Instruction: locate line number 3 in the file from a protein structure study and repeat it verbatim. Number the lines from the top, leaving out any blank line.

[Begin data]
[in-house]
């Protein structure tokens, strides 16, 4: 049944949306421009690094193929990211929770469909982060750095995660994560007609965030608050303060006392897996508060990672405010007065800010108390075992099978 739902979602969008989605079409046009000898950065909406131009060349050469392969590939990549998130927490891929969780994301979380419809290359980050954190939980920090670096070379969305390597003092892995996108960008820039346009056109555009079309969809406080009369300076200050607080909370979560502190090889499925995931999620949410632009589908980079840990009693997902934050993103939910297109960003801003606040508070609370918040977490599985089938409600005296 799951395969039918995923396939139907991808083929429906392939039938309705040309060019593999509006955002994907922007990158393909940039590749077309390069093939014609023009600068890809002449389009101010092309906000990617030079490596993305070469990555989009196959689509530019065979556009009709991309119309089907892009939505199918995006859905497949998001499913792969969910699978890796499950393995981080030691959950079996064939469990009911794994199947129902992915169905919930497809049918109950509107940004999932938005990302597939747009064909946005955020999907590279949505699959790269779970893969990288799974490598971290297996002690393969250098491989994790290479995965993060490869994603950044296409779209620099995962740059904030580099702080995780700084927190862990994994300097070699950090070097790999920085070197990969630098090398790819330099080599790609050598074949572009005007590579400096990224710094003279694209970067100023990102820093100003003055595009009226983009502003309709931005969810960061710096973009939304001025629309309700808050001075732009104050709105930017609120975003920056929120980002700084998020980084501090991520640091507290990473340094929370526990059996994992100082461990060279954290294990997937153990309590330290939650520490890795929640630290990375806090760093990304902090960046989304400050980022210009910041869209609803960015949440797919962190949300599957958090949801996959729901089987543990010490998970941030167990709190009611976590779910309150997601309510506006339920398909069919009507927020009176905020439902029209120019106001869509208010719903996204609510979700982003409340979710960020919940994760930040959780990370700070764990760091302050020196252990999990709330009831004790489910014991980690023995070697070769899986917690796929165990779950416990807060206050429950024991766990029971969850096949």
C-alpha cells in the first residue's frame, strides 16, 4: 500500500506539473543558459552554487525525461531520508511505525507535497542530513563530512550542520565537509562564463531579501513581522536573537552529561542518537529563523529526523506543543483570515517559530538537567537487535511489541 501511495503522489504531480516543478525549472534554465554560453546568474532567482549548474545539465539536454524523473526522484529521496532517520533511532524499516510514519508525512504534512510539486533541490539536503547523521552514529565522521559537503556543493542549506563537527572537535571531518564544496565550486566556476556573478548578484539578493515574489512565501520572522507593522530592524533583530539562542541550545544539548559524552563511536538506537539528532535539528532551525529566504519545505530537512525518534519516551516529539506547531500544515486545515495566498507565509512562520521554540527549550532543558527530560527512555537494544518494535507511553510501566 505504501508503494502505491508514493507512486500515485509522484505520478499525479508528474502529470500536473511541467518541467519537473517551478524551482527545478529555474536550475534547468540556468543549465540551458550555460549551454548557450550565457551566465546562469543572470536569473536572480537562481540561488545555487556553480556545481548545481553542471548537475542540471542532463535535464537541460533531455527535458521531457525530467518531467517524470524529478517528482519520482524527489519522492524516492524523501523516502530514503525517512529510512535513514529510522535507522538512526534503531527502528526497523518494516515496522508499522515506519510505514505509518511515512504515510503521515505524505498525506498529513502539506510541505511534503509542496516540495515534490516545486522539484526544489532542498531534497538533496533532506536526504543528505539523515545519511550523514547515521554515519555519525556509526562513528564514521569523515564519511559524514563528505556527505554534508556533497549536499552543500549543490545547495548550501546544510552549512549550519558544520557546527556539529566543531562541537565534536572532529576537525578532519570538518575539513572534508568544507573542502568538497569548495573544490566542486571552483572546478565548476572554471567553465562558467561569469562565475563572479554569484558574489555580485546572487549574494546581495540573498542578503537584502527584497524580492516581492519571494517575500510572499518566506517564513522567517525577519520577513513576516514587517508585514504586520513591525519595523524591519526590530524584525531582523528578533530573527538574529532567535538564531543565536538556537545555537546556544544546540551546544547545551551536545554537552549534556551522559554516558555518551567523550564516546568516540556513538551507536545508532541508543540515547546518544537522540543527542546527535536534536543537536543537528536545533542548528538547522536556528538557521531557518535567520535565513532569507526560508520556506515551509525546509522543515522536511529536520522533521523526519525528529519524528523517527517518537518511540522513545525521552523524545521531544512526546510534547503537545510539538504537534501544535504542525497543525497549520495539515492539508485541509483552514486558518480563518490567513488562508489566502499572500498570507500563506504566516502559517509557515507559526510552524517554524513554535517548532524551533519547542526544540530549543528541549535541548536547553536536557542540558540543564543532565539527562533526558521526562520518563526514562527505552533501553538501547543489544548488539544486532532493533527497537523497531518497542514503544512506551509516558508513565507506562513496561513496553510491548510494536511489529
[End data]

C-alpha cells in the first residue's frame, strides 16, 4: 500500500506539473543558459552554487525525461531520508511505525507535497542530513563530512550542520565537509562564463531579501513581522536573537552529561542518537529563523529526523506543543483570515517559530538537567537487535511489541 501511495503522489504531480516543478525549472534554465554560453546568474532567482549548474545539465539536454524523473526522484529521496532517520533511532524499516510514519508525512504534512510539486533541490539536503547523521552514529565522521559537503556543493542549506563537527572537535571531518564544496565550486566556476556573478548578484539578493515574489512565501520572522507593522530592524533583530539562542541550545544539548559524552563511536538506537539528532535539528532551525529566504519545505530537512525518534519516551516529539506547531500544515486545515495566498507565509512562520521554540527549550532543558527530560527512555537494544518494535507511553510501566 505504501508503494502505491508514493507512486500515485509522484505520478499525479508528474502529470500536473511541467518541467519537473517551478524551482527545478529555474536550475534547468540556468543549465540551458550555460549551454548557450550565457551566465546562469543572470536569473536572480537562481540561488545555487556553480556545481548545481553542471548537475542540471542532463535535464537541460533531455527535458521531457525530467518531467517524470524529478517528482519520482524527489519522492524516492524523501523516502530514503525517512529510512535513514529510522535507522538512526534503531527502528526497523518494516515496522508499522515506519510505514505509518511515512504515510503521515505524505498525506498529513502539506510541505511534503509542496516540495515534490516545486522539484526544489532542498531534497538533496533532506536526504543528505539523515545519511550523514547515521554515519555519525556509526562513528564514521569523515564519511559524514563528505556527505554534508556533497549536499552543500549543490545547495548550501546544510552549512549550519558544520557546527556539529566543531562541537565534536572532529576537525578532519570538518575539513572534508568544507573542502568538497569548495573544490566542486571552483572546478565548476572554471567553465562558467561569469562565475563572479554569484558574489555580485546572487549574494546581495540573498542578503537584502527584497524580492516581492519571494517575500510572499518566506517564513522567517525577519520577513513576516514587517508585514504586520513591525519595523524591519526590530524584525531582523528578533530573527538574529532567535538564531543565536538556537545555537546556544544546540551546544547545551551536545554537552549534556551522559554516558555518551567523550564516546568516540556513538551507536545508532541508543540515547546518544537522540543527542546527535536534536543537536543537528536545533542548528538547522536556528538557521531557518535567520535565513532569507526560508520556506515551509525546509522543515522536511529536520522533521523526519525528529519524528523517527517518537518511540522513545525521552523524545521531544512526546510534547503537545510539538504537534501544535504542525497543525497549520495539515492539508485541509483552514486558518480563518490567513488562508489566502499572500498570507500563506504566516502559517509557515507559526510552524517554524513554535517548532524551533519547542526544540530549543528541549535541548536547553536536557542540558540543564543532565539527562533526558521526562520518563526514562527505552533501553538501547543489544548488539544486532532493533527497537523497531518497542514503544512506551509516558508513565507506562513496561513496553510491548510494536511489529